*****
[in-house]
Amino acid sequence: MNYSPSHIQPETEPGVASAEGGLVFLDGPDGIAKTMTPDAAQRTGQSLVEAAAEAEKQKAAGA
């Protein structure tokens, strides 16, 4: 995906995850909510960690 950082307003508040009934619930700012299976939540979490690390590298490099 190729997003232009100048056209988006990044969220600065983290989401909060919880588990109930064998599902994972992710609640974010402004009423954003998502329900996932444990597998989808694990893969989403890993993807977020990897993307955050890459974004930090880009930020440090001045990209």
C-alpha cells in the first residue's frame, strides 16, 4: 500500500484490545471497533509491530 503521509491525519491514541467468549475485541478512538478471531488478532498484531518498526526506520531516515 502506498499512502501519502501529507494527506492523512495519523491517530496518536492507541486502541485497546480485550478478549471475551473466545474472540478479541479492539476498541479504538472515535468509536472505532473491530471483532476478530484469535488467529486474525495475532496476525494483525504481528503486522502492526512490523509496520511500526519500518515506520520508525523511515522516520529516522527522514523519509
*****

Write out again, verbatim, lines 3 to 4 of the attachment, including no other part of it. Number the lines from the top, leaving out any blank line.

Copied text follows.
């Protein structure tokens, strides 16, 4: 995906995850909510960690 950082307003508040009934619930700012299976939540979490690390590298490099 190729997003232009100048056209988006990044969220600065983290989401909060919880588990109930064998599902994972992710609640974010402004009423954003998502329900996932444990597998989808694990893969989403890993993807977020990897993307955050890459974004930090880009930020440090001045990209």
C-alpha cells in the first residue's frame, strides 16, 4: 500500500484490545471497533509491530 503521509491525519491514541467468549475485541478512538478471531488478532498484531518498526526506520531516515 502506498499512502501519502501529507494527506492523512495519523491517530496518536492507541486502541485497546480485550478478549471475551473466545474472540478479541479492539476498541479504538472515535468509536472505532473491530471483532476478530484469535488467529486474525495475532496476525494483525504481528503486522502492526512490523509496520511500526519500518515506520520508525523511515522516520529516522527522514523519509